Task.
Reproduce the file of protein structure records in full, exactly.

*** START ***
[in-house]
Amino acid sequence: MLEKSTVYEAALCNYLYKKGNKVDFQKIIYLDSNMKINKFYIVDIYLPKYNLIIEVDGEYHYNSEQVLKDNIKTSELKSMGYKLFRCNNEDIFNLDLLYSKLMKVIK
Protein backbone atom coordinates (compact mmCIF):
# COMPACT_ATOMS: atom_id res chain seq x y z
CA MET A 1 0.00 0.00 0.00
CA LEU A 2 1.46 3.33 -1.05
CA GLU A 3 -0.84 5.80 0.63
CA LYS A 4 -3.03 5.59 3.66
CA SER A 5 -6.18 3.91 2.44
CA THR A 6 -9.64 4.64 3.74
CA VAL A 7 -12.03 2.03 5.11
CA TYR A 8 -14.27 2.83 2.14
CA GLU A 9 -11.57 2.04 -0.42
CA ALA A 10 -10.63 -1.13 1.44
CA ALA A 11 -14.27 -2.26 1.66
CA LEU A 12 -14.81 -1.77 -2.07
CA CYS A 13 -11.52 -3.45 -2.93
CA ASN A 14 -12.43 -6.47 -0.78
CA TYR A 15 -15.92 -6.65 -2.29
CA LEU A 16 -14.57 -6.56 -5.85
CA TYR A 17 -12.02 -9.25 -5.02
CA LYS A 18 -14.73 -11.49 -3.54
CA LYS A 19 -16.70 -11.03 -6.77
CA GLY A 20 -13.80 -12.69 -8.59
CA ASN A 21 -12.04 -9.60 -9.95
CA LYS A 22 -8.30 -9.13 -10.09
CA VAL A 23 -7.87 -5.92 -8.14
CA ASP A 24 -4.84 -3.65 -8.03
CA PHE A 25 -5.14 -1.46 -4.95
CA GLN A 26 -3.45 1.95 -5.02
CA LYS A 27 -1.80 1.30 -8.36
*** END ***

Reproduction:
[in-house]
Amino acid sequence: MLEKSTVYEAALCNYLYKKGNKVDFQKIIYLDSNMKINKFYIVDIYLPKYNLIIEVDGEYHYNSEQVLKDNIKTSELKSMGYKLFRCNNEDIFNLDLLYSKLMKVIK
Protein backbone atom coordinates (compact mmCIF):
# COMPACT_ATOMS: atom_id res chain seq x y z
CA MET A 1 0.00 0.00 0.00
CA LEU A 2 1.46 3.33 -1.05
CA GLU A 3 -0.84 5.80 0.63
CA LYS A 4 -3.03 5.59 3.66
CA SER A 5 -6.18 3.91 2.44
CA THR A 6 -9.64 4.64 3.74
CA VAL A 7 -12.03 2.03 5.11
CA TYR A 8 -14.27 2.83 2.14
CA GLU A 9 -11.57 2.04 -0.42
CA ALA A 10 -10.63 -1.13 1.44
CA ALA A 11 -14.27 -2.26 1.66
CA LEU A 12 -14.81 -1.77 -2.07
CA CYS A 13 -11.52 -3.45 -2.93
CA ASN A 14 -12.43 -6.47 -0.78
CA TYR A 15 -15.92 -6.65 -2.29
CA LEU A 16 -14.57 -6.56 -5.85
CA TYR A 17 -12.02 -9.25 -5.02
CA LYS A 18 -14.73 -11.49 -3.54
CA LYS A 19 -16.70 -11.03 -6.77
CA GLY A 20 -13.80 -12.69 -8.59
CA ASN A 21 -12.04 -9.60 -9.95
CA LYS A 22 -8.30 -9.13 -10.09
CA VAL A 23 -7.87 -5.92 -8.14
CA ASP A 24 -4.84 -3.65 -8.03
CA PHE A 25 -5.14 -1.46 -4.95
CA GLN A 26 -3.45 1.95 -5.02
CA LYS A 27 -1.80 1.30 -8.36